Opinion: National Security must stop use of camera drones at presidential events

Our National Security Agencies must reconsider the regulatory framework that governs the operations of drones or Unmanned Aerial Vehicles (UAV) in Ghana especially in outdoor events with the President in attendance. This will limit the myriad of security risks and potential hazards their use can facilitate.

Most drones are aircrafts without human pilots on-board with operators sitting remotely from their aircrafts. These crafts are normally fitted with cameras and other sensors for recording and other purposes.

Drones have a multiplicity of purpose from private use including photography, farm surveys, pest control, construction site overviews, military navigation and intelligence gathering and weapons deployment. However, its major application in Ghana is in the area of photography.

Most drones are used for peaceful private purposes and it is becoming increasingly fashionable and a common feature for event organisers and photographers due to the spectacular aerial views they provide. However modifications can be made to these drones to transport and deploy whichever payload a controller wants to deploy to a target.

Such payloads may include gases from canisters or miniaturised weapons in small drones to missiles in larger drones with the capability to wreak major havoc especially in public gatherings and high target locations.

Softer targets such as outdoor events of funerals, festivals, religious events, school anniversaries, sport festivals, parties and weddings are however not far from security concerns associated with nefarious use of drones considering the fact that terrorists generally like to cowardly attack soft spots.

There is also the established fact that most drones are not beyond the operational sphere of hackers. Although the primary pilot or user at an event may not intend negative application of the air vehicle a ‘black hat’ motivated by financial gain or radicalization may seize control of such vehicles and direct it at targets unintended by the primary user like into the face of a speaker at an event.

These and many other security concerns require a rethink of our rules governing the use of drones in Ghana. The only regulations relating to the operation of drones are those formulated by the Ghana Civil Aviation Authority and primarily focus on flight safety restricting drone use in areas within 10km of airports or helipads and vertical heights in excess of 400m.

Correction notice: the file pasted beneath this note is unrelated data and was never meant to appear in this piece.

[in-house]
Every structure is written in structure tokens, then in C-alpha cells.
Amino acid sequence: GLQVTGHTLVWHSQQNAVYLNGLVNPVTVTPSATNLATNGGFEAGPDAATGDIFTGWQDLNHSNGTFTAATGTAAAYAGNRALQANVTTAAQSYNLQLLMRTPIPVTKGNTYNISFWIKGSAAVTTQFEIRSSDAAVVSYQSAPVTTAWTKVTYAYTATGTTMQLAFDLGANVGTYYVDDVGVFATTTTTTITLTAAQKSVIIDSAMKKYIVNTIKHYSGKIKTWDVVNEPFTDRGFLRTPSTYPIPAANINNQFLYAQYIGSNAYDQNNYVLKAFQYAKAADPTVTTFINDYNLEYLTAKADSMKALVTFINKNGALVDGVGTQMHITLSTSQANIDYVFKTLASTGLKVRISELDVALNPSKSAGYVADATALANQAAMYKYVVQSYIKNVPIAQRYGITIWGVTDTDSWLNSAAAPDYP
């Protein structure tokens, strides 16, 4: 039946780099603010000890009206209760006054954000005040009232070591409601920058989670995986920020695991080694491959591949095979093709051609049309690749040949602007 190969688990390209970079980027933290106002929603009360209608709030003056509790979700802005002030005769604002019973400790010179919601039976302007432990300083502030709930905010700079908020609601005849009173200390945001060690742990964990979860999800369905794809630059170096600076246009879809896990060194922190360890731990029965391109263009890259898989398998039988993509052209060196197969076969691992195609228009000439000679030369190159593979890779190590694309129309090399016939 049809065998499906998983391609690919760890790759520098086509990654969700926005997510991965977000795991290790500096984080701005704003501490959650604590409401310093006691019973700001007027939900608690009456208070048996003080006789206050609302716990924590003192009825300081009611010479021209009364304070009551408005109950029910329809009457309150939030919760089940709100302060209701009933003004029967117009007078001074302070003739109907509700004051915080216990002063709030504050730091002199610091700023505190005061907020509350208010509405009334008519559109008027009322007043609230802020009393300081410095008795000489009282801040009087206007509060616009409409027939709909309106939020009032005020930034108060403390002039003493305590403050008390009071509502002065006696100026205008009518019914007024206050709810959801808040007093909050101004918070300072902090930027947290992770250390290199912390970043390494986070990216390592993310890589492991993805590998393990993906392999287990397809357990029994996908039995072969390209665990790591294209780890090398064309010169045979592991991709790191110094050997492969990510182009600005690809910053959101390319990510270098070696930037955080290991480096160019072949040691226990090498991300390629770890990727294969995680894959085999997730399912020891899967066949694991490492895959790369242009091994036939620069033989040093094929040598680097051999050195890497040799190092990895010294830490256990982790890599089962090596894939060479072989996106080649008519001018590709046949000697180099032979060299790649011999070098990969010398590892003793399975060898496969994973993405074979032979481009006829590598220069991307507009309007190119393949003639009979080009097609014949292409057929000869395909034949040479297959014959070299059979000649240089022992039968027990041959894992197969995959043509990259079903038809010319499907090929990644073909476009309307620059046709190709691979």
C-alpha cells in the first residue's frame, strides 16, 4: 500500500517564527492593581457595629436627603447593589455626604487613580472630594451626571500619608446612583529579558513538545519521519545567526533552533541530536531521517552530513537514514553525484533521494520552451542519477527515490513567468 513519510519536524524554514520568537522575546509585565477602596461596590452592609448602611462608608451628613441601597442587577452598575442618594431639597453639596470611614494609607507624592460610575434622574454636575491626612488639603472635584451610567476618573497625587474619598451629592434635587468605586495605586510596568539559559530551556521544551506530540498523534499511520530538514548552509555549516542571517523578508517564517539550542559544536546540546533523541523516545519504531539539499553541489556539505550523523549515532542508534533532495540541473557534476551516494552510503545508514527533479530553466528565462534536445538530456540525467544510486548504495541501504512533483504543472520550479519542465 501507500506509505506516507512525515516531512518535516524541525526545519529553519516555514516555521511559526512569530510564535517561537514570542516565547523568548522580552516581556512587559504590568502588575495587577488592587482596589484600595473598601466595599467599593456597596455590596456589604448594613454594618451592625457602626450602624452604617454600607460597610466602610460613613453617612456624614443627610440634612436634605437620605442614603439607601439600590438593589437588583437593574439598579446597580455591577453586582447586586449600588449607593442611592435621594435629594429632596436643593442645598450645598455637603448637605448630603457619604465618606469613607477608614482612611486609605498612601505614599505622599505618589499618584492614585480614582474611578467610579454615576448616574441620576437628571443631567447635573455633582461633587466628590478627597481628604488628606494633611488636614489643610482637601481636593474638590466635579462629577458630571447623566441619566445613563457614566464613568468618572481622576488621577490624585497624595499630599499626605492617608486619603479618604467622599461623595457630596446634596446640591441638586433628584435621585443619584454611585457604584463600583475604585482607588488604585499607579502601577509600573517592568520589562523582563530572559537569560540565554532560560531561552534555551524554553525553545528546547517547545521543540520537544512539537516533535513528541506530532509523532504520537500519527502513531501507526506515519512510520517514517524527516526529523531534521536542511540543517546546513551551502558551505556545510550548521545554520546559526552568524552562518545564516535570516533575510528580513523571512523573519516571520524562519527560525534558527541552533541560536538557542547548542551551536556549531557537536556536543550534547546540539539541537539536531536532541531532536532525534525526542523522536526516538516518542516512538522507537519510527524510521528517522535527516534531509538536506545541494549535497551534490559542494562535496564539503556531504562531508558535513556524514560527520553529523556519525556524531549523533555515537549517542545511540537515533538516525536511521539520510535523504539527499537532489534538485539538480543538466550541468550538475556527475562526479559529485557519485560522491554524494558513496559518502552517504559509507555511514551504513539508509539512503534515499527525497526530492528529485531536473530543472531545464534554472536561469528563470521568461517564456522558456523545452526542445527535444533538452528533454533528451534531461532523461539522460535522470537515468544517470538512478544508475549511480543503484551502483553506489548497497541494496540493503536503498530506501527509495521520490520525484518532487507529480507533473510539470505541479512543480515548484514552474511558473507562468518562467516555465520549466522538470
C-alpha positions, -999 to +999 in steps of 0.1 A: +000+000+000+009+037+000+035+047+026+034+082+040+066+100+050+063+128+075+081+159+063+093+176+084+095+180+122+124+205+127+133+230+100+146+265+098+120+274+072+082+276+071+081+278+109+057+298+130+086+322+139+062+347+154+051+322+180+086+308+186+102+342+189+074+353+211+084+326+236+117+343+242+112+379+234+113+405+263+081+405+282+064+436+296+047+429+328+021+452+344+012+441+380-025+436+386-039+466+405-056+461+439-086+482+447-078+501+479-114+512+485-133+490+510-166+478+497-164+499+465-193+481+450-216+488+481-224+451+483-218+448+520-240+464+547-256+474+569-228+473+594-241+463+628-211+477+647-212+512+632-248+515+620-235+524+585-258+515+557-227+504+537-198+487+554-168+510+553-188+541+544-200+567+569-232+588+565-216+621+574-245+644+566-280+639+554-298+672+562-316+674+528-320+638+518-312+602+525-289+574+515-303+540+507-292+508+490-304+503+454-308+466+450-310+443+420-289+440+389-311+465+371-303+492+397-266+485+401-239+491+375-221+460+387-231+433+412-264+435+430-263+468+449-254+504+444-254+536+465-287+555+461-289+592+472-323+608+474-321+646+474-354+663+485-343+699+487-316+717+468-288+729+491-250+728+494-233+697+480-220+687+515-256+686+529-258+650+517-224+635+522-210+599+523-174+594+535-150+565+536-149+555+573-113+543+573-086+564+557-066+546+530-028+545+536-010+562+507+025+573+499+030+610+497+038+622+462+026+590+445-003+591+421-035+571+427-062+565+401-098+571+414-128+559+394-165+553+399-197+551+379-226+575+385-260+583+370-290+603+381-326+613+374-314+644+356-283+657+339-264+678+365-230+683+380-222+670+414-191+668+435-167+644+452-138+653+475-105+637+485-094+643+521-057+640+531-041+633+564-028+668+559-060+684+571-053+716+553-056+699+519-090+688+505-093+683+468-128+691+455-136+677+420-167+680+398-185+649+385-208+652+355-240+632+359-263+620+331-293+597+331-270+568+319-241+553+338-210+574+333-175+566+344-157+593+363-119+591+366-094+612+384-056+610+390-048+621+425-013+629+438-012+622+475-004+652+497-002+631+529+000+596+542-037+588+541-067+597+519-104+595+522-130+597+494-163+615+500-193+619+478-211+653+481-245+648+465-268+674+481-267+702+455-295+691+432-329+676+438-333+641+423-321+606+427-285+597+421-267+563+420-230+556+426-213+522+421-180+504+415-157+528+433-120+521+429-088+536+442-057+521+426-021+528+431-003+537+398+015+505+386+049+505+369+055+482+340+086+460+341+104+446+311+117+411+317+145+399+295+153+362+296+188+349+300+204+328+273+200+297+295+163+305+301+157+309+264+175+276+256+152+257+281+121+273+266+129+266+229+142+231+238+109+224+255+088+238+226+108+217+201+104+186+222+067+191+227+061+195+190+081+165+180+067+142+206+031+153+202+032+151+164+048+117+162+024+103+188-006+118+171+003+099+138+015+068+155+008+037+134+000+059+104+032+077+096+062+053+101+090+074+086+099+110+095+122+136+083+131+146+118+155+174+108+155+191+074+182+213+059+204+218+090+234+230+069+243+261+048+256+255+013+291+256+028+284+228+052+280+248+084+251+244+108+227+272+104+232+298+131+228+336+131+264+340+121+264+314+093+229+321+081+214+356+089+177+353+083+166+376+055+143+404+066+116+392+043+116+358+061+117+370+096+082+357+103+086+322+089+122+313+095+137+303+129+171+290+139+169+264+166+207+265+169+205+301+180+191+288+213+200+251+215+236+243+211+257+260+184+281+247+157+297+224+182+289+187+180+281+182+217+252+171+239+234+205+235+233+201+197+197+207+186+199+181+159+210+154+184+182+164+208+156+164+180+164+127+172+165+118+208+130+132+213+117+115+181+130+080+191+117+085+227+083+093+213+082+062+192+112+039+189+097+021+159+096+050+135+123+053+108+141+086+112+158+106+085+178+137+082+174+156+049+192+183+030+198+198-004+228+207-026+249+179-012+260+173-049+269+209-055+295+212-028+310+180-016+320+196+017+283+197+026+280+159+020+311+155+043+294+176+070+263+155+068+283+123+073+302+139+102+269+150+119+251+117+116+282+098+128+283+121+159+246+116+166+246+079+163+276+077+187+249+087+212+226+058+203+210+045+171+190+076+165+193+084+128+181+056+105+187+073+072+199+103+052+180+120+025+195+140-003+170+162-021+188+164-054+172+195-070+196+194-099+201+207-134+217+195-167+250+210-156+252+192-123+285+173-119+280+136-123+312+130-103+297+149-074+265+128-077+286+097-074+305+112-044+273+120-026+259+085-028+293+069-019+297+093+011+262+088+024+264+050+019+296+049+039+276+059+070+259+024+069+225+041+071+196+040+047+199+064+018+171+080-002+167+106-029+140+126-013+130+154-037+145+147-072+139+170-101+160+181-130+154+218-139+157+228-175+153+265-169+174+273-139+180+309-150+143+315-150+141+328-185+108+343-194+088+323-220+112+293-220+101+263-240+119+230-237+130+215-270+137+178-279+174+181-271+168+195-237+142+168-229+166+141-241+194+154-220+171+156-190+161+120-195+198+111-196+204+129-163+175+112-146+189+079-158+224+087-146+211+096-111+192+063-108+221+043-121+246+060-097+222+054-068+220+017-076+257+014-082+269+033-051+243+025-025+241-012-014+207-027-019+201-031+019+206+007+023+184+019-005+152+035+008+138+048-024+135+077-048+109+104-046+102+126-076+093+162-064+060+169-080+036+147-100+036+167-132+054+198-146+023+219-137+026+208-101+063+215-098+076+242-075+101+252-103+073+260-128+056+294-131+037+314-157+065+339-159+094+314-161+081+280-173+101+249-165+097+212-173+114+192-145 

There are no specific restrictions for use at government functions especially where the president and other senior government officials are attending.

A scenario like that which played on 4th August 2018 in Caracas Venezuela, when an attempt to assassinate President Maduro of Venezuela was almost successful while he was at an outdoor public event in Caracas Venezuela using two small drones each carrying a kilogram of plastic explosives, is one such scenario we must avoid at all cost. Venezuelan authorities reported that the world leader was only saved because of radio inhibitors they had at the event venue.

It is also public knowledge that in Nigeria, one of our neighbours, uses combat drones in its anti-terrorism fight against Boko Haram. If such weapons get into wrong hands either through theft or purchase from corrupt military or intelligence officials they could be used to wreak havoc in whichever operational theatres they choose.

But even more worrying is the fact that a harmless drone could be used to take surveillance of security features around our President and such information can later be used to perpetuate an attack at the location.

A recent issue was the use of a drone by a TV station to take overhead video of the residence of President Mahama during the transition period, an action that exposed the layout of the facility and exposed its security infrastructure to all persons watching the news.

At the time, members of the public applauded the TV station for that feat but of greater concern is the information that it made to people who did not have the appropriate clearance to have such information and the potential threat it posed to future occupants of the building.

A similar drone could be deployed to take photographs or videos of military and other security installations including the Flagstaff House exposing such facilities to potential threats by enemies of the state.

It is therefore imperative that we formulate laws or protocols that restrict or control the use of drones at sensitive security locations and public gatherings and events attended by political leaders, parliamentarians, and government officials especially the President.

There are suggestion to formulate restrictions that include requirements for registration, identification and clearance for possession and operation of such vehicles within certain spaces. However such restrictions would be meaningless if security operatives are not equipped with the necessary training and equipment at all times to enforce such restrictions.

Even countries that have the capacity to either shoot down or take control of drones and redirect them to safer locations have several restrictions on their use and operations. In the US, for example, drones are restricted from flying over federal buildings and with regards to flying around the President that is strictly forbidden.

Ghana should therefore not play ostrich and leave drone operations unrestricted.

Source: Myjoyonline.com